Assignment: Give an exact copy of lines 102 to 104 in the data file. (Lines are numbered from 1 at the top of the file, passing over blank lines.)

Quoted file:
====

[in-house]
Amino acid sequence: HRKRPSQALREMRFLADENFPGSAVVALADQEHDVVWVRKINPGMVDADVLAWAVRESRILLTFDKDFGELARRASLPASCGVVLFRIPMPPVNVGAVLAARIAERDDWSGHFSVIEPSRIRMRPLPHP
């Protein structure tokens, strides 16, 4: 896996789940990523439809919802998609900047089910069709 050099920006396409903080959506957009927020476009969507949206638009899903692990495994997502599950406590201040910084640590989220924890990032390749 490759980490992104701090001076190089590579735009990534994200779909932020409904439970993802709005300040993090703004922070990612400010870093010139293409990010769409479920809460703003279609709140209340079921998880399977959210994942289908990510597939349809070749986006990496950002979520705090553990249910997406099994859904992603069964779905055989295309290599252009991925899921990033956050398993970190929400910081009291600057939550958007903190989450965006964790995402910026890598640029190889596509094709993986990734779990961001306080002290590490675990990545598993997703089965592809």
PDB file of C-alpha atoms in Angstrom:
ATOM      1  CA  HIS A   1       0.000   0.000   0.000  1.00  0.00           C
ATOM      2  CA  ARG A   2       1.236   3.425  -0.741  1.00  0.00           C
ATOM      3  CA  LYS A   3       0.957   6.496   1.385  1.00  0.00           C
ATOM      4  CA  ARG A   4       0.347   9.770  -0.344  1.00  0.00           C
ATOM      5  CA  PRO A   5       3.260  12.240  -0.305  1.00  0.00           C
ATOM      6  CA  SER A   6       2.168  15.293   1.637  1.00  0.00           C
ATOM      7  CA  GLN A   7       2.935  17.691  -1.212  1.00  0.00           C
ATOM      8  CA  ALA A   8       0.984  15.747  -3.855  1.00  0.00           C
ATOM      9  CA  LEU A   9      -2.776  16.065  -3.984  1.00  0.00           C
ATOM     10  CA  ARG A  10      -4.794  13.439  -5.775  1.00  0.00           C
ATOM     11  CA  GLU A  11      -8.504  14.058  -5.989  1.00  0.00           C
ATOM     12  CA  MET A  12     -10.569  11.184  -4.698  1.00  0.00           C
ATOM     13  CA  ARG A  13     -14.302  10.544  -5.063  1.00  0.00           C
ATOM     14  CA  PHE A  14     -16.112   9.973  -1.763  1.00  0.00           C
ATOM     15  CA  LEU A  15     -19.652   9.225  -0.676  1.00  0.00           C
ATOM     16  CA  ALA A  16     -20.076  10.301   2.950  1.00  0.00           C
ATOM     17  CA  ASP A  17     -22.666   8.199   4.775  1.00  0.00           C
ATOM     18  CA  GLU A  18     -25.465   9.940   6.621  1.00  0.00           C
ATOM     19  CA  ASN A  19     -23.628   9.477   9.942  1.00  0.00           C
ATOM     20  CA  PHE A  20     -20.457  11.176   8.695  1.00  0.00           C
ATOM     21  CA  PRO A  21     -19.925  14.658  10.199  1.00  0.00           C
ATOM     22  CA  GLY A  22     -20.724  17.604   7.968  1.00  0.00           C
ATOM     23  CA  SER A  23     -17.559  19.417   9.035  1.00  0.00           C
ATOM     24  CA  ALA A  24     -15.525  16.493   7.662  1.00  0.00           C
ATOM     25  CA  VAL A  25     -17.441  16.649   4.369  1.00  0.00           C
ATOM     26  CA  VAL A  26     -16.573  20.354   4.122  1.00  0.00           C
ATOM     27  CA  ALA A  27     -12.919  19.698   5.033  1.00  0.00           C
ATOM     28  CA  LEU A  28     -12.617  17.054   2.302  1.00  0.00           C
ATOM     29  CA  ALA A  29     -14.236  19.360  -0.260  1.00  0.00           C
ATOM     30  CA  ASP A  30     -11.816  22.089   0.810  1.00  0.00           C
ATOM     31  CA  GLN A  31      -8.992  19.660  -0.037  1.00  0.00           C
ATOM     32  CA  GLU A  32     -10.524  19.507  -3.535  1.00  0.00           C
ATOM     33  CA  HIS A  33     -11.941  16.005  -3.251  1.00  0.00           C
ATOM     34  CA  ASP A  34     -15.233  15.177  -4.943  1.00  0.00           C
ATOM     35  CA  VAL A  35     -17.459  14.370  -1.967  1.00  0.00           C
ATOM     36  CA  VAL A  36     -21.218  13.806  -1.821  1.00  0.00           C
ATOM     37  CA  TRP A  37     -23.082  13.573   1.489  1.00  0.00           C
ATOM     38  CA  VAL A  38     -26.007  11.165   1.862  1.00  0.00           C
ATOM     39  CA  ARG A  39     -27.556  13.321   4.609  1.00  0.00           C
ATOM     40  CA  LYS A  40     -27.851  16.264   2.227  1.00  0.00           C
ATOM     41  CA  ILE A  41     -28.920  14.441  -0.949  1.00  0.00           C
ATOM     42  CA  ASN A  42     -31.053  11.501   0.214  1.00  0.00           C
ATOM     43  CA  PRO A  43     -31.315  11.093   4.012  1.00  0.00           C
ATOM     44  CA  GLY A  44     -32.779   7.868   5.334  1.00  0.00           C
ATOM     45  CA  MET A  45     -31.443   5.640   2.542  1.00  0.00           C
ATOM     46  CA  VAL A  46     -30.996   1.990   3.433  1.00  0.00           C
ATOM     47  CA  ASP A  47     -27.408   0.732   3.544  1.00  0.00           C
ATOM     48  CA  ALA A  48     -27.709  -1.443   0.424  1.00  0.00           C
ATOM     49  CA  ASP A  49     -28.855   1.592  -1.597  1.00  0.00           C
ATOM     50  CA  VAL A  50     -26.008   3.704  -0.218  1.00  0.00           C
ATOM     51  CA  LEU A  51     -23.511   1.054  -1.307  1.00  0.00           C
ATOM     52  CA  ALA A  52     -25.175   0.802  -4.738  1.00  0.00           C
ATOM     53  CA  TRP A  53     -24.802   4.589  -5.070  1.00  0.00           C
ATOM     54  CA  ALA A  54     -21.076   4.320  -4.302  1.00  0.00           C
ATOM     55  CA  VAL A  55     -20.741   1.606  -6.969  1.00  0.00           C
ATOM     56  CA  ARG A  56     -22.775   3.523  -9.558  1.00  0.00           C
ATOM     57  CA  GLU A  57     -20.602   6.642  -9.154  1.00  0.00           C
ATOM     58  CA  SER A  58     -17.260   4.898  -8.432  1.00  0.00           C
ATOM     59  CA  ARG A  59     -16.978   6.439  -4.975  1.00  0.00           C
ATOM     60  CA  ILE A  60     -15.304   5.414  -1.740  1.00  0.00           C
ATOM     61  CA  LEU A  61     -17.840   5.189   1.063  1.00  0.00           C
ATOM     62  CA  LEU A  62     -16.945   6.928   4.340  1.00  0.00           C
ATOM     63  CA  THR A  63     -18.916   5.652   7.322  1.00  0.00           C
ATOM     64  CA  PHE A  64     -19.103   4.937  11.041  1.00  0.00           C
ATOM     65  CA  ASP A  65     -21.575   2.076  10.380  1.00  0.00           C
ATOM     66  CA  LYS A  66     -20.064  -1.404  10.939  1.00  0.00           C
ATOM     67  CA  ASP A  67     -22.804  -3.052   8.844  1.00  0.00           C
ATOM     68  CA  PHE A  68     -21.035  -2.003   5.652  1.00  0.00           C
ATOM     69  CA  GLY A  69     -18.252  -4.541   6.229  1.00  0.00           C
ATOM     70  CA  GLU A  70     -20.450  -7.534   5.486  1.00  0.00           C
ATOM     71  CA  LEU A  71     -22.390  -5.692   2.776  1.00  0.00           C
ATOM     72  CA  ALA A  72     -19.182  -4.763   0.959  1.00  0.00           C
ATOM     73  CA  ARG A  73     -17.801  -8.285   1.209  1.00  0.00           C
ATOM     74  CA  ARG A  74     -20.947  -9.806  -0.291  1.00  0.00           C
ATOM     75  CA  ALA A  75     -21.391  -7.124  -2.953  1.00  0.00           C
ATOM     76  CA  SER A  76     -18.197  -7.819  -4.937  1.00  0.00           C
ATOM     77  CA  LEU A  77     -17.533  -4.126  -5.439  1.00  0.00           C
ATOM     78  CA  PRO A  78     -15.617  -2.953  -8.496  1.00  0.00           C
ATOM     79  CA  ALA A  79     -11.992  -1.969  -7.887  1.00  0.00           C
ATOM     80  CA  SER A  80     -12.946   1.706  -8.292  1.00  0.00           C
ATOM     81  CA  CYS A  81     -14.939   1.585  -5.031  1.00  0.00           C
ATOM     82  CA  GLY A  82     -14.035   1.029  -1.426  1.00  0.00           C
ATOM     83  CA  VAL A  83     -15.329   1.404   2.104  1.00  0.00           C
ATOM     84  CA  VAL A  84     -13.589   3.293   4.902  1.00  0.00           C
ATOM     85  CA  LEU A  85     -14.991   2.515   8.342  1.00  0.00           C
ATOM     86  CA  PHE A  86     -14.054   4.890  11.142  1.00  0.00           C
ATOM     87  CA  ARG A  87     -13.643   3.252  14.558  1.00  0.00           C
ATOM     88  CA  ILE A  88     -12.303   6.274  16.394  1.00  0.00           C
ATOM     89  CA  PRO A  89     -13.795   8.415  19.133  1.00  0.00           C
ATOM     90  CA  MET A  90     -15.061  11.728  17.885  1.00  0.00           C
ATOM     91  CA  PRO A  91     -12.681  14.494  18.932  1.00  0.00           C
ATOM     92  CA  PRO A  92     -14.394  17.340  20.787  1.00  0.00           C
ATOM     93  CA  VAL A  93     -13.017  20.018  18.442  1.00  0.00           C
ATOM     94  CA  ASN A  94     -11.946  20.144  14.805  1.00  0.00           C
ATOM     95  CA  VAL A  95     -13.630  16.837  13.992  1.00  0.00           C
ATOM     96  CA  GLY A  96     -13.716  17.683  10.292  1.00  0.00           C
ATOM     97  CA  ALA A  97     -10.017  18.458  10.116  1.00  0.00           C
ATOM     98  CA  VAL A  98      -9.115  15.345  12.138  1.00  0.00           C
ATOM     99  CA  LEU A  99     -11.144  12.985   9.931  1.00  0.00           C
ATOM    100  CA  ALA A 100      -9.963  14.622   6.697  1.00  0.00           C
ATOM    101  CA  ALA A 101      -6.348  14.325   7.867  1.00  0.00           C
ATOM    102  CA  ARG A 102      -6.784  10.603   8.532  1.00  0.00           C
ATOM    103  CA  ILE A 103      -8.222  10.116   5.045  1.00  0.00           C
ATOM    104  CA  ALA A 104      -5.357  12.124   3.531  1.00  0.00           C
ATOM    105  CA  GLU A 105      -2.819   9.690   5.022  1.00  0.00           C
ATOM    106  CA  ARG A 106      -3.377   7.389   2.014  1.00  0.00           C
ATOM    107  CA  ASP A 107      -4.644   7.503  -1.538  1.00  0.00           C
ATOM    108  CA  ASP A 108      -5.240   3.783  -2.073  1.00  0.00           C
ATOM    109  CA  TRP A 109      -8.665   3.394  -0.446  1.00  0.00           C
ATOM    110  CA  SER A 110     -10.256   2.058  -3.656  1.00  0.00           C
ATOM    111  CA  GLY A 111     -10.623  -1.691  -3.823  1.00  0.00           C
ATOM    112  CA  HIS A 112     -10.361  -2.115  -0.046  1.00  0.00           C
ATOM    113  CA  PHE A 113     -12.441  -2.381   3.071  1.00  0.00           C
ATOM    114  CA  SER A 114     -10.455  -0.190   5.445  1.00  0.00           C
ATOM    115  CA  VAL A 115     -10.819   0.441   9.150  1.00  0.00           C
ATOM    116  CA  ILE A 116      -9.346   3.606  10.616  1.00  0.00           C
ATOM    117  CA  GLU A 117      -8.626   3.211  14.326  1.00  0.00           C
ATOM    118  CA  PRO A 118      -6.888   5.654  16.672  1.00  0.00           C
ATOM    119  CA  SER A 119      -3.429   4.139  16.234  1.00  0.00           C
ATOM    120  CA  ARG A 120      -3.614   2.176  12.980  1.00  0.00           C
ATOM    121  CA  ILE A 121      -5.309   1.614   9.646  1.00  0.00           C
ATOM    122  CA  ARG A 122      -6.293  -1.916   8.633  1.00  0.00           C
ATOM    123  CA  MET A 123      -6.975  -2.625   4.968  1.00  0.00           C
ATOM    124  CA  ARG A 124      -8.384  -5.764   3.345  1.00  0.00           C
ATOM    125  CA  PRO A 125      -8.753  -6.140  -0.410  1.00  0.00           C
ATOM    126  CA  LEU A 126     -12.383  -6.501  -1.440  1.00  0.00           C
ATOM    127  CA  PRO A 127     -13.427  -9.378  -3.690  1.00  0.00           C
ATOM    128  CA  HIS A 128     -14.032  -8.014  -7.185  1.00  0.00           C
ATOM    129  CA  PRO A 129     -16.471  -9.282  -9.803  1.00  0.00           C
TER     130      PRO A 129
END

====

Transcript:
ATOM     98  CA  VAL A  98      -9.115  15.345  12.138  1.00  0.00           C
ATOM     99  CA  LEU A  99     -11.144  12.985   9.931  1.00  0.00           C
ATOM    100  CA  ALA A 100      -9.963  14.622   6.697  1.00  0.00           C